Despite excellent set and violence design, world-premiere farce not quite there
|First Floor Theater presents|
|Deer and the Lovers|
Review by Lauren Whalen
Farce is hard to do well: it’s a strange balance of comedy and satire that often falls flat. Sadly, this is the case with First Floor Theater’s world premiere of Emily Zemba’s Deer and the Lovers. What tries to be a wacky portrayal of love with a healthy dose of blood is instead a poorly-acted mess, albeit a poorly-acted mess with one standout performance and an excellent set. The issue with world premieres is that sometimes they’re not quite ready for the general audience. Deer and the Lovers solidly, squarely falls into this category.
The play begins with the titular lovers, bland white guy Peter (Alex Stage) and simpering Qiana (Shadee Vossoughi) gearing up for a romantic weekend at Qiana’s parents’ New Hampshire cabin. Their lust is quickly extinguished, however, with the discovery of a dead deer – who apparently fell through the window from the inside of the house. The plot thickens with the surprise appearance of Peter’s loud and brash sister Marnie (Kay Kron) and her clueless husband Felix (Tony Santiago). Marnie and Felix’s marriage is on the rocks, and both are carrying large, life-changing secrets. The play quickly devolves into yelling, making out on coffee tables, the entrance of a dumb yet enigmatic animal control officer (Matt Nikkila) and a literal groundbreaking.
Director Jesse Roth has an impressive bio that includes assistant-directing several productions at The House Theatre. Unfortunately she doesn’t seem to be as adept at the helm of her own show, often dragging out the action and insufficiently coaching her actors. Deer and the Lovers’ copious flaws can be traced back to both Roth’s lackadaisical direction (though Amanda Fink’s violence design is admittedly impressive) and Zemba’s scattershot writing. The characters scream at one another much too often, and are annoyingly one-note even considering the genre. The majority of the jokes fall flat, the lovers display no palpable chemistry and no one seems to have any real motivation for anything.
With one notable exception, the cast either seem to be phoning it in or are way out of their depth. A prime example for the latter is Vossoughi: though her not-so-lovable ditz of a character is poorly written, the actress isn’t able to sustain a moment and doesn’t have a sense of timing. I recently noticed a similar issue in Chagrin Falls (also currently playing at the Den): sometimes, I’ve noticed that at times performers who are well-versed in improv don’t have the skill set for a longer theater piece. This isn’t to condemn improv (an impressive ability in and of itself), but strength in that area doesn’t necessarily translate to other genres, even comedy or farce. Only Kron fully commits to her performance, and her over-the-top, oversized sunglasses-sporting Marnie is pure trashy fun. The only other bright spot is Eleanor Kahn’s set, which displays a similar all-in philosophy, with a brilliant effect at the end of act one.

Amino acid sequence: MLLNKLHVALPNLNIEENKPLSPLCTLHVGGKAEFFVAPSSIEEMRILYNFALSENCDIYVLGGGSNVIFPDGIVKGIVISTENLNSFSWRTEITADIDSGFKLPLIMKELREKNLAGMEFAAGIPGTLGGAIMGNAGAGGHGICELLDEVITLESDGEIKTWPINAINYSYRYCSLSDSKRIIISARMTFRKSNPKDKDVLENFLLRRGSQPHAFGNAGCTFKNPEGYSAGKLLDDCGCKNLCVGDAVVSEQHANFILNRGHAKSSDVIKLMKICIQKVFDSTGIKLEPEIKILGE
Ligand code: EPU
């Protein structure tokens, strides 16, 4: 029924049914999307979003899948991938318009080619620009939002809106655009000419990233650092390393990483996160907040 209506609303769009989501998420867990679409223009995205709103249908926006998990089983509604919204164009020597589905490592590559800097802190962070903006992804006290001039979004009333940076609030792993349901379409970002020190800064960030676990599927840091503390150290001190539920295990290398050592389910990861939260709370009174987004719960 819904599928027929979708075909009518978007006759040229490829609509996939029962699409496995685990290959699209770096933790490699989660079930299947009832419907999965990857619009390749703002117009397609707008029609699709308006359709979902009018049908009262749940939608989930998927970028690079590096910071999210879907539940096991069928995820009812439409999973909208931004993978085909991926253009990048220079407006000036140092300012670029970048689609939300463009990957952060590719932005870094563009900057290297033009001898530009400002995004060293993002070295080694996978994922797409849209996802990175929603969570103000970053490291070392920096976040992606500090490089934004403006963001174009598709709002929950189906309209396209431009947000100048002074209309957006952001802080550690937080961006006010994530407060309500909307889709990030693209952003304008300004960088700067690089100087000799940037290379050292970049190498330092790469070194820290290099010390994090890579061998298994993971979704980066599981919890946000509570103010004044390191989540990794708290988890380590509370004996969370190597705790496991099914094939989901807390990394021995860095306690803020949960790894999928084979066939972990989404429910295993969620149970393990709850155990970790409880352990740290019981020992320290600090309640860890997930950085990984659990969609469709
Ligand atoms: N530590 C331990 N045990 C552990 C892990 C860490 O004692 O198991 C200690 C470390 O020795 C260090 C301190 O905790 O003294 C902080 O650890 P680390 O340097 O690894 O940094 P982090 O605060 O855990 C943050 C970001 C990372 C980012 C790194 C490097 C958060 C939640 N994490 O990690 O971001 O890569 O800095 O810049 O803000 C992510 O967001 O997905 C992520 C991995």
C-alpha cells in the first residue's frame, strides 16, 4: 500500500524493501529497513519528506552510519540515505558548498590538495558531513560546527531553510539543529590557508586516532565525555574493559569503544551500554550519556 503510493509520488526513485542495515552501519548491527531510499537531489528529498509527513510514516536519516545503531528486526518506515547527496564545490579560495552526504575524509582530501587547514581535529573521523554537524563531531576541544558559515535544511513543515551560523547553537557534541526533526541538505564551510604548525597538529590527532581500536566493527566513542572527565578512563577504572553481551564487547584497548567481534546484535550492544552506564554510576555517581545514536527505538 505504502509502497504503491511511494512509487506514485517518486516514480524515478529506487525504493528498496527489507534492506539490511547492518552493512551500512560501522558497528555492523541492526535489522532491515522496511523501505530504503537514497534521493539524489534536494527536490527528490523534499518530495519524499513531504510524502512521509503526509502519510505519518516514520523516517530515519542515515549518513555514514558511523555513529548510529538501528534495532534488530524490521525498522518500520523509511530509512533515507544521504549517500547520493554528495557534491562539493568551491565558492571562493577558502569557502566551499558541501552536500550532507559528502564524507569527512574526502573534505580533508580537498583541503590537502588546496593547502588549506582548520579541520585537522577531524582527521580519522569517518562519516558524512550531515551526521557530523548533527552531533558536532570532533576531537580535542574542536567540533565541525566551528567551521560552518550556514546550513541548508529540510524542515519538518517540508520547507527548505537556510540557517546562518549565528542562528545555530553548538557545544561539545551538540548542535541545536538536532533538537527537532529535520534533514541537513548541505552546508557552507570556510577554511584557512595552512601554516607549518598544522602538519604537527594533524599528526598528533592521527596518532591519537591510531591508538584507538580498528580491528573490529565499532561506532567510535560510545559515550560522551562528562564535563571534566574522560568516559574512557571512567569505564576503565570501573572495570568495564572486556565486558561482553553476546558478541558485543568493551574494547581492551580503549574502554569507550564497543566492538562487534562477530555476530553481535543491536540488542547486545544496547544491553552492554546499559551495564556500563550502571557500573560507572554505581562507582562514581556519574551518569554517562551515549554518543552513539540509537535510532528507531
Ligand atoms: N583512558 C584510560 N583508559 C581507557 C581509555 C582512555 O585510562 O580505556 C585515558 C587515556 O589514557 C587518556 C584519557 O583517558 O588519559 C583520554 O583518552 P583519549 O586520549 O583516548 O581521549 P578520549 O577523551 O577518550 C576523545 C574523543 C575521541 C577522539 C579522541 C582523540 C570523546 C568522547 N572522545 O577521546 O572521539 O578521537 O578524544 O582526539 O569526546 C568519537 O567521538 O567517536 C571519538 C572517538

Perhaps with rewrites and tighter direction, Deer and the Lovers could be a fun night of escapism. Instead, it’s sophomoric and overly silly, with the distinct air of being the only one in on the joke. Good comedy is ideal right now, but Deer and the Lovers doesn’t even come close.
Deer and the Lovers continues through December 3rd at The Den Theatre, 1333 N. Milwaukee (map), with performances Thursdays-Saturdays at 7:30pm, Sundays 3pm. Additional showings November 14, 28 and 30. Tickets are $10-$20, and are available by phone (773-697-3830) or online through their website (check for half-price tickets at Goldstar.com). More information at FirstFloorTheater.com. (Running time: 1 hour 30 minutes, includes an intermission)
Photos by Ian McLaren
behind the scenes
Jesse Roth (director), Eleanor Kahn (scenic design), Eric Watkins (lighting design), Karli Blalock (sound design), Cassandra Bowers (costume design), Emily Breyer (puppet design), Amanda Fink (violence design), Claire Stone (gore design), Sophie Blumberg (dramaturg), Alex Madda (assistant director), Julie Leghorn (stage manager), Markie Gray (production manager), Amanda Cantlin, Sarah Collogne (assistant lighting, master electricians), Bobby Huggins (technical director), Ian McLaren (photographer)